Landscape Photos of Hawaii: Dai Mar Tamarack photography
Skirting the Precipice

Thursday, June 19, 2014

Friday Night Fireworks in Waikiki

  When a gallon of milk cost $6 and gas is upwards of $5 people start to look for cheap night out opportunities. The entertainment here in Waikiki is usually quite pricey but every Friday night after sunset the Hilton has a pretty decent firework show at the far end of Waikiki beach...for free! So grab a maitai, find some beach space, and set those cameras on long exposure to capture all the action.

  I ran an around the island tour which finished just before sunset so I thought I would check out the fireworks after. I parked at Ala Moana mall and walked across the street to the beach park, figuring it would be a good vantage point to photograph the fireworks over Waikiki. It turns out I wasn't the only one with this idea. Tons of local families had tents and bbqs set up with good views across the harbor. Other photographers already had their spots staked out and tripods set up.
   The fireworks only last for about five minutes, but it is still an impressive display. It is pretty unbelievable that the Hilton does this every Friday.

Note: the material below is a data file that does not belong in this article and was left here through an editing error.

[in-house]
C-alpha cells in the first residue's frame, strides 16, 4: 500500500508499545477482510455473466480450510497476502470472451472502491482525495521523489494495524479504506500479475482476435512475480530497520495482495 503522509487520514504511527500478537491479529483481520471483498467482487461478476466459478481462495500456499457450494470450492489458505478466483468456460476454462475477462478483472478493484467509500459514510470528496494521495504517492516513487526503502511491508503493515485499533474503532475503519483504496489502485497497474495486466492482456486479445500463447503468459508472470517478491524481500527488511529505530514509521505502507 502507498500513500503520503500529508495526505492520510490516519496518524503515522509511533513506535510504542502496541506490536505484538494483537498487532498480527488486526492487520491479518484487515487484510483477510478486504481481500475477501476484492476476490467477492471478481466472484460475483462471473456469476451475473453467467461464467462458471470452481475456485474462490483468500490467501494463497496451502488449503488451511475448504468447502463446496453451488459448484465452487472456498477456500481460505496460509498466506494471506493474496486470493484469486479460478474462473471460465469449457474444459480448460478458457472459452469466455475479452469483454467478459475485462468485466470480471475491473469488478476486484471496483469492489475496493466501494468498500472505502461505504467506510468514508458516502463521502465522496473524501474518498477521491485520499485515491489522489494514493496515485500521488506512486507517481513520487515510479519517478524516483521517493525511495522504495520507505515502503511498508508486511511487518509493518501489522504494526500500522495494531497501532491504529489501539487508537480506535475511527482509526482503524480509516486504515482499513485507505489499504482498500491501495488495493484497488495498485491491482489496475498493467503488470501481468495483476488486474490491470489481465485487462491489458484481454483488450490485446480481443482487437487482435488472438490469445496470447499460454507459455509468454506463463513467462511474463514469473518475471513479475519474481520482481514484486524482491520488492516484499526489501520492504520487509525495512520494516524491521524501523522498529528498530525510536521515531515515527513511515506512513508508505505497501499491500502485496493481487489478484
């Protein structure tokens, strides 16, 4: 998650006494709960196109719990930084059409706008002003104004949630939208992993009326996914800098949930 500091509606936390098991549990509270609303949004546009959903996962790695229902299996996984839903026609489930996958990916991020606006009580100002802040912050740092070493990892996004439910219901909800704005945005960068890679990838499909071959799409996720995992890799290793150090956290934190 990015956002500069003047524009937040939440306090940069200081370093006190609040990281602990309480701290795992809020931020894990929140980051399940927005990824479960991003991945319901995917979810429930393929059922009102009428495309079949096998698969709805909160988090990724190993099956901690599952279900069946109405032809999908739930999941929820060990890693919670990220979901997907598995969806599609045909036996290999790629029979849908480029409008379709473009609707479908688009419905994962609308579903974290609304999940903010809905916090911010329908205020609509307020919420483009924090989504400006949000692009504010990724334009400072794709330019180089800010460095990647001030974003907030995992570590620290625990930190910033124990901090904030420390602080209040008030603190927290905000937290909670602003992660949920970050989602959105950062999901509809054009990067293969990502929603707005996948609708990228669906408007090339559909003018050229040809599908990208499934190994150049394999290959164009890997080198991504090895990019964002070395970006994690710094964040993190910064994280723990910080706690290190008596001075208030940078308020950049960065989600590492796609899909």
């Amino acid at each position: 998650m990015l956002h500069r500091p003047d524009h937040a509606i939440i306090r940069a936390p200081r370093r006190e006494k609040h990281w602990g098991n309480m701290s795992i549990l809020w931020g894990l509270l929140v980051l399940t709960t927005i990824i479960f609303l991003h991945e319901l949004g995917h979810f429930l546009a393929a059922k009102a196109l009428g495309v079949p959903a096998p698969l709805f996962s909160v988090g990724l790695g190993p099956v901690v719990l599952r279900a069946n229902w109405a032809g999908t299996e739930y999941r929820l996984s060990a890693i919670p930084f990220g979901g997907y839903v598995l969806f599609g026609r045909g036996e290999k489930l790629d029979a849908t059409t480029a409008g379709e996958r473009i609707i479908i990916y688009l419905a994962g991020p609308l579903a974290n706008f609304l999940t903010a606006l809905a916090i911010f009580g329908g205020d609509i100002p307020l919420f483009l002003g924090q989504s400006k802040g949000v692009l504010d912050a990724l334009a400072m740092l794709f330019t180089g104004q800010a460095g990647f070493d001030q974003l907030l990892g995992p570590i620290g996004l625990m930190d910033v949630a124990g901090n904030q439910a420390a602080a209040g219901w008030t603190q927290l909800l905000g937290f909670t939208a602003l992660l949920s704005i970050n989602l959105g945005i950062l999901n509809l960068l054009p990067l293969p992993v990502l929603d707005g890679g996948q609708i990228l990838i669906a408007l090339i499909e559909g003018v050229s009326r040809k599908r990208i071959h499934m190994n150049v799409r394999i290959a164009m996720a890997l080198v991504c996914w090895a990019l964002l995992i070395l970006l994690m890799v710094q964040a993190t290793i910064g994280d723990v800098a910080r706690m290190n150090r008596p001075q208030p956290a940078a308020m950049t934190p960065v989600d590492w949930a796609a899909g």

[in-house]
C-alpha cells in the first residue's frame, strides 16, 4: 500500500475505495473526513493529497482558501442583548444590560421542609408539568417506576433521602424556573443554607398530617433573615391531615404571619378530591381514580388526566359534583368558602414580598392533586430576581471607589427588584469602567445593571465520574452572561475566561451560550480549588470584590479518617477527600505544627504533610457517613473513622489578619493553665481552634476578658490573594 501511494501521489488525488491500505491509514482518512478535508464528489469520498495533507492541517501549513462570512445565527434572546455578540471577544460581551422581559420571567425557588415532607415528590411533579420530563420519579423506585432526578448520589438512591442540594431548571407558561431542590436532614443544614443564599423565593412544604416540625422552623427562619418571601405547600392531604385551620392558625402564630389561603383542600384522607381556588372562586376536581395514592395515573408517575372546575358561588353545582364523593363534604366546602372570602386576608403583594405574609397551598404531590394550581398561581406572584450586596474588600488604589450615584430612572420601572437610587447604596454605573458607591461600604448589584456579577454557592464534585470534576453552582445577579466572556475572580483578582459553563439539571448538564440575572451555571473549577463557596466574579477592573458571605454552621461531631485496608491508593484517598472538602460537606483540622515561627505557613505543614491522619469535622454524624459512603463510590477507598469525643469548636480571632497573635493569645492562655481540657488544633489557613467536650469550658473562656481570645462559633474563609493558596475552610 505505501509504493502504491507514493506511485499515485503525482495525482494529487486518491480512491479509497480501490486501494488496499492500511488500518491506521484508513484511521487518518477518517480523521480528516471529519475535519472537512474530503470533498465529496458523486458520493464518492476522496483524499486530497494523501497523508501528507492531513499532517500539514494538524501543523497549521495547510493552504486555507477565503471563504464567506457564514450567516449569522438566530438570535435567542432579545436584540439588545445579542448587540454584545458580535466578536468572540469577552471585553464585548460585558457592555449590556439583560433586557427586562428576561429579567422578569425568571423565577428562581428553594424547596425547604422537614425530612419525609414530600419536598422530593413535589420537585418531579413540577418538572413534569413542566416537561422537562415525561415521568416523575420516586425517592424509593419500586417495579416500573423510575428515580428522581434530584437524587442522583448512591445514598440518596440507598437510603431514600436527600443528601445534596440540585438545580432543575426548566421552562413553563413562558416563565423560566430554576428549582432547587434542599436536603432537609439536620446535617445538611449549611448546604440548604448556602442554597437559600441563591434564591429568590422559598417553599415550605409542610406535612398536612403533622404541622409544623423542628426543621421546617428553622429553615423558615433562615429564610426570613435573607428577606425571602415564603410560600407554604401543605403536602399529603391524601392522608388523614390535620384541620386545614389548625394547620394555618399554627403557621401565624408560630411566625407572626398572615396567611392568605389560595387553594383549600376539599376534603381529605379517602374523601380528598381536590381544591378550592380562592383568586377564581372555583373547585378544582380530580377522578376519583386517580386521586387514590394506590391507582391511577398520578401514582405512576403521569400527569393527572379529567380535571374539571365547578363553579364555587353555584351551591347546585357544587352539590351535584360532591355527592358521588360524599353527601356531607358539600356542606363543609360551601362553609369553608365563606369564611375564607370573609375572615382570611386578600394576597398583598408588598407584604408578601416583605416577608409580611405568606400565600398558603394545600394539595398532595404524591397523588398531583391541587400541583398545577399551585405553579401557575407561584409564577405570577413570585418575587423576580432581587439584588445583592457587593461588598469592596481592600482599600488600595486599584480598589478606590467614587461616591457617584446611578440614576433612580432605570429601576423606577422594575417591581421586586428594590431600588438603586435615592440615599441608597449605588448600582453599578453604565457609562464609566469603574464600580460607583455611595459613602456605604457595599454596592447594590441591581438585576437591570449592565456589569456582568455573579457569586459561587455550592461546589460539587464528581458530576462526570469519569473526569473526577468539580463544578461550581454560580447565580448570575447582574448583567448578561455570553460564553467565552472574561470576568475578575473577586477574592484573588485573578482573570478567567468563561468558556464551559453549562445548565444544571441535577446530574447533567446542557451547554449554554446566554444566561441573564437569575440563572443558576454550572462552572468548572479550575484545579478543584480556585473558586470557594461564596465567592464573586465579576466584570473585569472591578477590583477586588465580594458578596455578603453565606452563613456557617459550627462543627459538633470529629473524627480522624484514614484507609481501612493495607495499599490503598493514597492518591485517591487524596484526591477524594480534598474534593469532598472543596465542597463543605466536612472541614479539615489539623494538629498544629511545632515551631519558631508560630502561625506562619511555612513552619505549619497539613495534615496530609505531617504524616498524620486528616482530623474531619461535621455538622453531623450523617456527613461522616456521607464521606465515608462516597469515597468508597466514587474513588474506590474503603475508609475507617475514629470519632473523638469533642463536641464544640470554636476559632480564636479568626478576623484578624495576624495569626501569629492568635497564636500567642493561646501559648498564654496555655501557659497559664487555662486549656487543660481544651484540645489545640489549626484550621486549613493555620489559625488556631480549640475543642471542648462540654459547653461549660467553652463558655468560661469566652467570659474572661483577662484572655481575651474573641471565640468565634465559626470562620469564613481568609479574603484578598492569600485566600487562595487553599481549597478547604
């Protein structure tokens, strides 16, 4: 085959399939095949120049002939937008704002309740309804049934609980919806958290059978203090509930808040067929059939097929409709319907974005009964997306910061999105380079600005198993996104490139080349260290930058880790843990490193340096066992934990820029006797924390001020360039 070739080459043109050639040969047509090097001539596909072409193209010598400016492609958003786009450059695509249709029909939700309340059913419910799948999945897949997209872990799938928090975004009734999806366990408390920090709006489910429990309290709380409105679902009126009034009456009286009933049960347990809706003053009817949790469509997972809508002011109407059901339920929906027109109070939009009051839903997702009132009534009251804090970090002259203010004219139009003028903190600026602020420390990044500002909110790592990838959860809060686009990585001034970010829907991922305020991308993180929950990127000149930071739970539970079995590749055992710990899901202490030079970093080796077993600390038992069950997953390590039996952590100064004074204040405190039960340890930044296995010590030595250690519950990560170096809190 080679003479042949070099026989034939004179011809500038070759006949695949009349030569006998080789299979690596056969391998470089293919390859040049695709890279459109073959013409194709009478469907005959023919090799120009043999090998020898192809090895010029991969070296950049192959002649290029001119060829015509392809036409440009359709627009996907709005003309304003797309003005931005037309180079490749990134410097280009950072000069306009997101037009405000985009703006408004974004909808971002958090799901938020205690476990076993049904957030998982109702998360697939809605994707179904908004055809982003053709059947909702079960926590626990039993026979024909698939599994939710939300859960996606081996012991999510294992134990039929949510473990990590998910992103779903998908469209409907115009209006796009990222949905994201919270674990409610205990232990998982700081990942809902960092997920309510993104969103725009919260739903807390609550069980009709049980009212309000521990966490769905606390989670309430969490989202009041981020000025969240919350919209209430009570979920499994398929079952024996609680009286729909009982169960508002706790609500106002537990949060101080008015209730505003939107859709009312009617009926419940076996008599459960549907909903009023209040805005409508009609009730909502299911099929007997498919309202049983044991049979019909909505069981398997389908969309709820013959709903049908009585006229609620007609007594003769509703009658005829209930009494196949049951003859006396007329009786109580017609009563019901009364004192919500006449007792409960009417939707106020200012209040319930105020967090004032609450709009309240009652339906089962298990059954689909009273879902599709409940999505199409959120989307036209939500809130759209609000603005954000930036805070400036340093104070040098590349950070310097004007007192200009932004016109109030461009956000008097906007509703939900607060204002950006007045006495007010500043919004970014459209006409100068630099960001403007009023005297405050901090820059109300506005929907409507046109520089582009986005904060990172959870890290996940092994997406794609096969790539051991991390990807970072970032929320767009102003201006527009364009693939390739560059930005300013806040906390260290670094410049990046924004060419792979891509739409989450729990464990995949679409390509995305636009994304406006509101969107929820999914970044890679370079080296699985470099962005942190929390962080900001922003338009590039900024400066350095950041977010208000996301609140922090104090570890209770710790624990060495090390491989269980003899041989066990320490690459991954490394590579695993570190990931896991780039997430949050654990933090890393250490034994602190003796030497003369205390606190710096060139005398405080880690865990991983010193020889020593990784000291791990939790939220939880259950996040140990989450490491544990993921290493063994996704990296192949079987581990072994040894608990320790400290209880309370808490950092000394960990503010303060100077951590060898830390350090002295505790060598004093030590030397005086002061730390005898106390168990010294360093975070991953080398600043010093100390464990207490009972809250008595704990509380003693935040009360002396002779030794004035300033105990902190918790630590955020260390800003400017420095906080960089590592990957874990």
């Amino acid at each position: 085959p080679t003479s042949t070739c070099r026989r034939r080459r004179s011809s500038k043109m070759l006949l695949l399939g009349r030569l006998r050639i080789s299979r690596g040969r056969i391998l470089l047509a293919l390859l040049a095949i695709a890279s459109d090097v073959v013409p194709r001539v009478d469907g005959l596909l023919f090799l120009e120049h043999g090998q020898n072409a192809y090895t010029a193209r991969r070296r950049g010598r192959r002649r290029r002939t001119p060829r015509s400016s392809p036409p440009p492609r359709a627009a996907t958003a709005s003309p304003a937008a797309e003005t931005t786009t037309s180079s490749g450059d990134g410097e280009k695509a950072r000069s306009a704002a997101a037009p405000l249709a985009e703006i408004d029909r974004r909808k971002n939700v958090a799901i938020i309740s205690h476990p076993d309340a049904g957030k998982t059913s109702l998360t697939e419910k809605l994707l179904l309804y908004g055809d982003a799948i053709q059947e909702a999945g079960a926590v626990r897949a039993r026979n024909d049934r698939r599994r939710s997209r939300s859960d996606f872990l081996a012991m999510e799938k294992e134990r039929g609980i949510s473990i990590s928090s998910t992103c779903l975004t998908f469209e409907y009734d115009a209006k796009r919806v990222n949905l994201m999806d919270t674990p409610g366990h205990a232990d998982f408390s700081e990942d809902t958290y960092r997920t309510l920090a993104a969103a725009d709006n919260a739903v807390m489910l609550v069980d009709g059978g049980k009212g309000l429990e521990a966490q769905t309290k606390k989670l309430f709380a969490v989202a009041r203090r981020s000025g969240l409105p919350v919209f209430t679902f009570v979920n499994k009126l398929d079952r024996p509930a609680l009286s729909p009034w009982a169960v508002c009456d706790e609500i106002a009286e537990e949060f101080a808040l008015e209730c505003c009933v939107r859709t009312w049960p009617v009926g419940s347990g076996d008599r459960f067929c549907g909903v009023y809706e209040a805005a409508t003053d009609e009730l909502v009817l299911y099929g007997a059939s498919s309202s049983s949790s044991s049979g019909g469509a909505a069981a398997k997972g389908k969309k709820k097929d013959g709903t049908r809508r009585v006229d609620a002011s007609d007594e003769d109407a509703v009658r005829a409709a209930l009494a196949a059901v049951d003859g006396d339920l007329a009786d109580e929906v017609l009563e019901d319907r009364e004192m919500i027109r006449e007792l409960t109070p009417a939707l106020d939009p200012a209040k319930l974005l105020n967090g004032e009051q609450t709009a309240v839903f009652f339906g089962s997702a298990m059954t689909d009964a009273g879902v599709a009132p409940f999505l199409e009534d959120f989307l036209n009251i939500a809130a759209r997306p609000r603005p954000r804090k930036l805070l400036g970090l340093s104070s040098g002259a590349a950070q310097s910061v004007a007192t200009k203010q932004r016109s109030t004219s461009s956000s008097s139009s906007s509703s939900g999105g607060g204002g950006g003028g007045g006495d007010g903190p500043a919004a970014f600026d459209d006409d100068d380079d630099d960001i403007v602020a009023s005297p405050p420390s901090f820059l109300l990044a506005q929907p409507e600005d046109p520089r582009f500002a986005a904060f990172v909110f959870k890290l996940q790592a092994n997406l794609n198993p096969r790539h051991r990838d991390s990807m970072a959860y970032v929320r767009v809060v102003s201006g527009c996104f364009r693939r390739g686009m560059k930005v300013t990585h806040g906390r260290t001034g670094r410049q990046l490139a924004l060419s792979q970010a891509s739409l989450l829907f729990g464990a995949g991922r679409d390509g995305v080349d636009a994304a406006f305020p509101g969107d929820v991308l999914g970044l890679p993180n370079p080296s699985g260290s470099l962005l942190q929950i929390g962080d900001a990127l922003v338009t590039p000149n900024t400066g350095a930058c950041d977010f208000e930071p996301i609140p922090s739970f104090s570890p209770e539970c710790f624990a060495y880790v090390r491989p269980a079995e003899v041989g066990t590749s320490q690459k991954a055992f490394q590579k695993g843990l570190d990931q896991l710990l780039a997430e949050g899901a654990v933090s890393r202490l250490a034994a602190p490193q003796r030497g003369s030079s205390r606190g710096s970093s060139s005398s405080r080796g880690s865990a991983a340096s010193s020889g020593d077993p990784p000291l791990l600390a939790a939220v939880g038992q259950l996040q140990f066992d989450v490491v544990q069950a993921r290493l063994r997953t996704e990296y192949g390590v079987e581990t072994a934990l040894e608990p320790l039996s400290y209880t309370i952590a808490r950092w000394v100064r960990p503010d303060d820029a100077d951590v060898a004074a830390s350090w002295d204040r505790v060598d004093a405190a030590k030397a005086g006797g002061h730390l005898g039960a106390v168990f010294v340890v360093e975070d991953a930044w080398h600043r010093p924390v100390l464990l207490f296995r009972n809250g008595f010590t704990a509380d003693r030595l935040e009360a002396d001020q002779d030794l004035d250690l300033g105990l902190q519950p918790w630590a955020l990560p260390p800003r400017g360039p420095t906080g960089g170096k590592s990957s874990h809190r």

Tuesday, June 17, 2014

Lantern Floating Festival, Honolulu, Hawaii

  40,000 people gathered in Ala Moana Beach park this memorial day for one of the most moving and peaceful celebrations I have ever witnessed. The Lantern Floating festival here in Oahu, HI has become a major attraction. Over 6,000 paper lanterns were created and then just after sunset people made their way down to the water where they set their lanterns afloat.

  The lanterns were covered with the names of lost loved ones; grandparents, parents, siblings, friends, even pets. Messages to the deceased filled the empty spaces on the lanterns. Not wanting to litter the ocean with debris, even degradable debris, all the lanterns were corralled at the mouth of the bay. The floating lanterns of the flying kind were outlawed, although I saw a few lifting off after most people had already finished and turned towards the parking lots. One of my favorite images of the night was two people lighting up one of these flying lanterns and watching the concentration as their faces were lit up only by the lantern.